Halberd 5e D&D Guide

In front of you is the way out of the cell. Things quickly got out of hand. Two failed checks for stealth and a bad check for disguise made things hard.

Who would have thought that the underground cult castle would be so full? Your group has been running for three minutes, and you’re just about to reach your goal: to escape.

Wait! There will be a big problem. The outside doors shut when the alarm was set. The rogue takes a minute to figure out how to open the lock.

The bard and the wizard are fighting each other and the few enemies in the room. You have to keep the enemies from getting into the hall. With his trusty halberd, it’s easy for a fight master.

You stand your ground just under the door frame and point with your knife toward the narrow hallway where the group of cultists is coming from.

About thirty brown capes are trying to get through a falling filter like a swarm of cockroaches.

They have no chance at all. One by one, they got stuck because they couldn’t get through your fighters’ attacks, moves, and responses.

As you meet up with the rest of your group outside the building, you leave a dozen dead bodies at the door.

Welcome to the Halberd 5e “Twin Pole-Arms” Guide:

Masters of the Battlefield

When you start with the spear, which is the most reliable tool in history, you get something amazing.

It is easy to make and use, and it can kill almost any enemy in almost any situation. It is also simple enough that you can add things to it without much trouble.

Because of these things, the spear was one of the first weapons that almost every prehistoric tribe made.

What do all of these things have to do with the halberd and the glaive?

Well, they are both more powerful spears. By making the shaft longer and the top more useful, these weapons became popular in the late Middle Ages and still are today.

We’ll talk more about how the two weapons are alike, but the big difference is where the weapons end. The glaive has a single-edged blade and sometimes a spike on the back end.

The halberd, on the other hand, has an ax head on the front, a hook on the back that is turned toward the user, and a long spike at the end.

Breaking Down the Rules

The DND 5e weapons table is on page 149 of the Player’s Handbook. We can see that the Glaive and the Halberd have the same stats, price, and weight.

Because of this, I’ll mostly call them Halberds, but keep in mind that the two names are the same in terms of how they work.

Both weapons are Heavy, Reach, and Two-handed Martial Melee Weapons that do 1d10 cutting damage. Each pole-arm is worth 20 gold pieces and weighs 6 pounds.

It’s important to note that pikes have the same stats except for the type of damage they do.

Keeping these things in mind, every build and rule we’ll talk about for these two weapons also applies to the Pike, with the exception of some feats and the resistances or defenses of certain monsters.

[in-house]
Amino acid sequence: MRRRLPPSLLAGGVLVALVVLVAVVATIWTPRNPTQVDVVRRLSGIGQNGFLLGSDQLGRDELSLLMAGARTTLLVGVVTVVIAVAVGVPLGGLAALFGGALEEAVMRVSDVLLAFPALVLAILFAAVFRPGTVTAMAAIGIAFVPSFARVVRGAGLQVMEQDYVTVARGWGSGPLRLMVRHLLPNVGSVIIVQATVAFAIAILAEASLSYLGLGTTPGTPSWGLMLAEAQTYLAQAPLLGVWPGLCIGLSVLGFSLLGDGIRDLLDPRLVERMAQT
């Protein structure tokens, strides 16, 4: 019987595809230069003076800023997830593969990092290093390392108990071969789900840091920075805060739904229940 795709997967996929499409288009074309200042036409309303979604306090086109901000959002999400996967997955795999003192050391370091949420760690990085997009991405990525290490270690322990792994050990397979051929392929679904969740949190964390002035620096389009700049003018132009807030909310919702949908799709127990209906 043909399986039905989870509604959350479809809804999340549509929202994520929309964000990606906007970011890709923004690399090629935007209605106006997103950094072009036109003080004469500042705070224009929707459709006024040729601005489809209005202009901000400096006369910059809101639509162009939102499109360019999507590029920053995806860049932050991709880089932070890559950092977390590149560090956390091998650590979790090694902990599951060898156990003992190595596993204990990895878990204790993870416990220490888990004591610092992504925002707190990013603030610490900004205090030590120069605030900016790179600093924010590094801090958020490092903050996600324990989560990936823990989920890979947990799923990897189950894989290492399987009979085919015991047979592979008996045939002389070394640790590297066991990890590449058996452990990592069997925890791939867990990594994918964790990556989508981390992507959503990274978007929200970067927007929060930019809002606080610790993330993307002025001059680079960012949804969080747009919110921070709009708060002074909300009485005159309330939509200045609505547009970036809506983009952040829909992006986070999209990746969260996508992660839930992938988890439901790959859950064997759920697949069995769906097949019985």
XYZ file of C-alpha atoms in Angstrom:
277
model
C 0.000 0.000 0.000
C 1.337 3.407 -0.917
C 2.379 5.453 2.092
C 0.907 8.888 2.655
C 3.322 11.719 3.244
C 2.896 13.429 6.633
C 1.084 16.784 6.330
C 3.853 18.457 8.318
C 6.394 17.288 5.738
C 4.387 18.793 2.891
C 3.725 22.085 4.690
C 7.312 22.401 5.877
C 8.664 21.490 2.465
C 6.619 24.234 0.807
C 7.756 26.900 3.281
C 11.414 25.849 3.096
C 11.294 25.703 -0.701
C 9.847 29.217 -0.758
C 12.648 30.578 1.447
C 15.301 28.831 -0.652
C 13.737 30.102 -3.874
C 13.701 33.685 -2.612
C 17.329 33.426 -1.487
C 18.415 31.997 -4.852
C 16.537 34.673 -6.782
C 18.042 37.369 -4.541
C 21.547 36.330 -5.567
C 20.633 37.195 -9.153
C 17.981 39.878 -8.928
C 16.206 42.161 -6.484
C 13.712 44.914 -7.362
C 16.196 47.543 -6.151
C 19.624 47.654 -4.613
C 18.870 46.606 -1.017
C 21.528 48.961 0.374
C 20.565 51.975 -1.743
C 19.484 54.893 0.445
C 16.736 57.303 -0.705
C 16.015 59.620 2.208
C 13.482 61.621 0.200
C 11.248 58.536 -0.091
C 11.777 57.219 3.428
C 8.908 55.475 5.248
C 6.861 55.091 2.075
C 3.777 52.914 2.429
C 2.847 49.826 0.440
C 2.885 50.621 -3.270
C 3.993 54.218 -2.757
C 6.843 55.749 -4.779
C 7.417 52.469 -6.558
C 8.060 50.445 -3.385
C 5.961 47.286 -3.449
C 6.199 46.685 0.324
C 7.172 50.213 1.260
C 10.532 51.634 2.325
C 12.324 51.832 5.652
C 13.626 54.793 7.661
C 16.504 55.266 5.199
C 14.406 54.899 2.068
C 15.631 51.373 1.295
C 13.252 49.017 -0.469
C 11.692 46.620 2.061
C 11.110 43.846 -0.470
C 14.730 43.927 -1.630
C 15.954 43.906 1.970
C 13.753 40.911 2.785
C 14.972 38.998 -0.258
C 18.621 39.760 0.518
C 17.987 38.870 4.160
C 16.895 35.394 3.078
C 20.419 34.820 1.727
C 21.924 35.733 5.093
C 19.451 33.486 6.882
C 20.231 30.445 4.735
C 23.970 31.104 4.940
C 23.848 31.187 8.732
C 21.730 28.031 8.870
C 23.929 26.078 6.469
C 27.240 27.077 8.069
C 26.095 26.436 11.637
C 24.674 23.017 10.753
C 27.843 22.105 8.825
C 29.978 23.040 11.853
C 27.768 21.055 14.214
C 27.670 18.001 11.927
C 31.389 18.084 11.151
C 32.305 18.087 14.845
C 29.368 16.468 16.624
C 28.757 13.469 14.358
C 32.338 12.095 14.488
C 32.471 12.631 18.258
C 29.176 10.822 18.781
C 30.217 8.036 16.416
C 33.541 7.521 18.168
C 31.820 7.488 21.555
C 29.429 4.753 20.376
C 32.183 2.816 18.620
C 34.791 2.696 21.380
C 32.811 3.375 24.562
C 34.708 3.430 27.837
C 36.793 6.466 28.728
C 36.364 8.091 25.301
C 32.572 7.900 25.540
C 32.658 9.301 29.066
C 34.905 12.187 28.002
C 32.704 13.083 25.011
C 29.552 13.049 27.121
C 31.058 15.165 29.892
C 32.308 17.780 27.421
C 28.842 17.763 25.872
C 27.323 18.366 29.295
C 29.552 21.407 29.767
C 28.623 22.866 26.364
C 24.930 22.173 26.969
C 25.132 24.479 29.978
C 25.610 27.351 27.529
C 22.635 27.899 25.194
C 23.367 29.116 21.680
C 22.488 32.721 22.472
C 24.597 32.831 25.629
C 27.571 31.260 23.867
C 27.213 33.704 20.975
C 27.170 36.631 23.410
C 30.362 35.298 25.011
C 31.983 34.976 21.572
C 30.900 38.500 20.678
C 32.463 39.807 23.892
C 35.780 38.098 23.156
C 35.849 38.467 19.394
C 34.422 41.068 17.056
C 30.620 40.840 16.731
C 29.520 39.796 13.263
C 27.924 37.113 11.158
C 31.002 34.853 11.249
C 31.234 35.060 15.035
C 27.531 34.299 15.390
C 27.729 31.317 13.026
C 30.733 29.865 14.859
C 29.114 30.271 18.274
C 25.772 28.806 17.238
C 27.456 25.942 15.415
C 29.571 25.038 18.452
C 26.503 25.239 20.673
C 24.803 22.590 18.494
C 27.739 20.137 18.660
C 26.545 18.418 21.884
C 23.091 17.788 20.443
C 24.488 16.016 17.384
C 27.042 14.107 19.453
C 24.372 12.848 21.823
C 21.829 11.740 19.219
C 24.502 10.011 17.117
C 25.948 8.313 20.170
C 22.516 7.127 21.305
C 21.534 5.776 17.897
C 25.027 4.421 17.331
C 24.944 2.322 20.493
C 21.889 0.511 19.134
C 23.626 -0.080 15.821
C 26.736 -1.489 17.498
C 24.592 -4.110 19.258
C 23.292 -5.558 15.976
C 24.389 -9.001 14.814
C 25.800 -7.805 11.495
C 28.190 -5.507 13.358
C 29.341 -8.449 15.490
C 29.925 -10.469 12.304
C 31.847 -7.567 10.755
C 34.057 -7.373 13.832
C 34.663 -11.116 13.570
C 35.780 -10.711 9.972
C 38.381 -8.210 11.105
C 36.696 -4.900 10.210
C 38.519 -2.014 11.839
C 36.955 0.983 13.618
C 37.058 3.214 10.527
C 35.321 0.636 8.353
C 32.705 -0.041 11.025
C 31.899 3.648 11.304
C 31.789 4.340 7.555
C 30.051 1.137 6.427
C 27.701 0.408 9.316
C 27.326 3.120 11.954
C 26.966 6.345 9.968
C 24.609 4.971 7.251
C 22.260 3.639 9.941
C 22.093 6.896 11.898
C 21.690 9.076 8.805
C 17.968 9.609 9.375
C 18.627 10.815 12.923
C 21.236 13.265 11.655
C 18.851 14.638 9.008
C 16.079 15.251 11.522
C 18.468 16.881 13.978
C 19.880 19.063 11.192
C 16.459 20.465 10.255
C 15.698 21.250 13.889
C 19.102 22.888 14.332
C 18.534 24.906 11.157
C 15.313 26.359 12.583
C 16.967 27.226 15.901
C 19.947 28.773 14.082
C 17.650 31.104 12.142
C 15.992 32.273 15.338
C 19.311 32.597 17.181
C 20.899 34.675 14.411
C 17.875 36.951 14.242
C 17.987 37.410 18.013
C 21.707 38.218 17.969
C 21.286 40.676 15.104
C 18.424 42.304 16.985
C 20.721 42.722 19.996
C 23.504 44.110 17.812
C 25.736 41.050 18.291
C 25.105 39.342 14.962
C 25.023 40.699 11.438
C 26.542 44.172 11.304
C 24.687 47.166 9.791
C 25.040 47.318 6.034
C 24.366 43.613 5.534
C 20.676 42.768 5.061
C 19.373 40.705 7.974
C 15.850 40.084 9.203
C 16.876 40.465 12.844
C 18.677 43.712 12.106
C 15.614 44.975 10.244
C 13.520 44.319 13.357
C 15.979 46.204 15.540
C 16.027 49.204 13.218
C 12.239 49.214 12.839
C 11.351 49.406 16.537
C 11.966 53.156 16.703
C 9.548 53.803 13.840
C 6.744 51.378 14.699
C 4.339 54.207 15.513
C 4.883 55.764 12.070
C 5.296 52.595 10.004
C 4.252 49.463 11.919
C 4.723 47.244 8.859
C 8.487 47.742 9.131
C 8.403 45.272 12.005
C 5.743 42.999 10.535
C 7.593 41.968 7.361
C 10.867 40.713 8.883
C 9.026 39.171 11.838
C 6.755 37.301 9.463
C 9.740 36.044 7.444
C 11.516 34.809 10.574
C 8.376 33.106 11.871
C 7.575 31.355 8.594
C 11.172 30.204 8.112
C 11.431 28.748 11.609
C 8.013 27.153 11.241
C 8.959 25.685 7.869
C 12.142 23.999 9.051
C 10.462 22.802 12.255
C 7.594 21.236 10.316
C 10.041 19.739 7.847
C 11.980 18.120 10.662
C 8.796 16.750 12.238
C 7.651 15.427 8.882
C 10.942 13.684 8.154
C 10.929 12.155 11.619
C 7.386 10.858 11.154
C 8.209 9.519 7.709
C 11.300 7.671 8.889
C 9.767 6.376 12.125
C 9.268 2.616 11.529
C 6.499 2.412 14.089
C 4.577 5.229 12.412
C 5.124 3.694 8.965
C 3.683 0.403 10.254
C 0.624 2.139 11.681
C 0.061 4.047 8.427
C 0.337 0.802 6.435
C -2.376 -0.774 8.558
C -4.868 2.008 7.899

Before we go on, let’s take a look at what the guns can do on their own:

  • Weapons for fighting: These weapons are not meant to be used by just anyone. They are good for people who have been trained. Because it’s harder to learn with these weapons, they are meant to be stronger than the Simple ones.
  • By default, this is set to 5 feet, which is the character’s diameter. At first look, it’s clear, but it’s important to keep in mind that the weapon is a melee weapon when we talk about its range. Even if you hit from more than 5 feet away, the attack still counts as a melee attack for other rules.
  • 1d10 damage: This is one of the most dangerous dice for guns in the game. The average damage would be 5.5, and the maximum damage, including the STR bonus, would be 10. The Greataxe, Greatsword, Lance, and Maul are the only physical weapons that can do more damage than them.
  • Price and weight: They cost 20 GP, which is in the middle of the price range for guns. Funny, because the halberd was actually very expensive to make because it was so hard to make.

Also, they only weigh six pounds, which is very light for how big they are. This doesn’t have many practical effects unless your table uses the encumbrance rules.


  • Heavy: This is one of those times when the game’s rules try to make it more realistic. Using a glaive wouldn’t make a small race too strong, but it is strange to see a gnome using a tool that is three times bigger than them.
  • The big halfling warrior could pick up an elephant, but he couldn’t use halberds. I’d say that if you have a good reason, you can break these rules. If you don’t, you could end up with a magical halberd that is so light that even a tiny pixie could use it well.
  • Two-handed: This is another problem with how the game is made. Using both hands to hold a weapon is realistic and gives a sense of power balance. For these tools to be real, they need to be used with both hands.
  • No person could use two halberds at once. To keep things fair, a character can’t cast spells or use off-hand strikes if they have to use both hands on a weapon.
  • Reach: This is the part of these guns that really changes the game. It might seem like a small thing, but it’s not. Even though it only has an extra five feet of range, the fact that it is still a melee weapon makes a lot of interesting rules exchanges happen.
  • The main reason why reach is useful is because many creatures can only hit in close range. Five feet melee strikes. This is awesome when you think about how most people can only move 30 feet.
  • You can attack a monster within reach, move 30 feet away without making it attack you, and then wait. The enemy advances, but they have to use their action to dash. This gives you an extra turn against these kinds of enemies.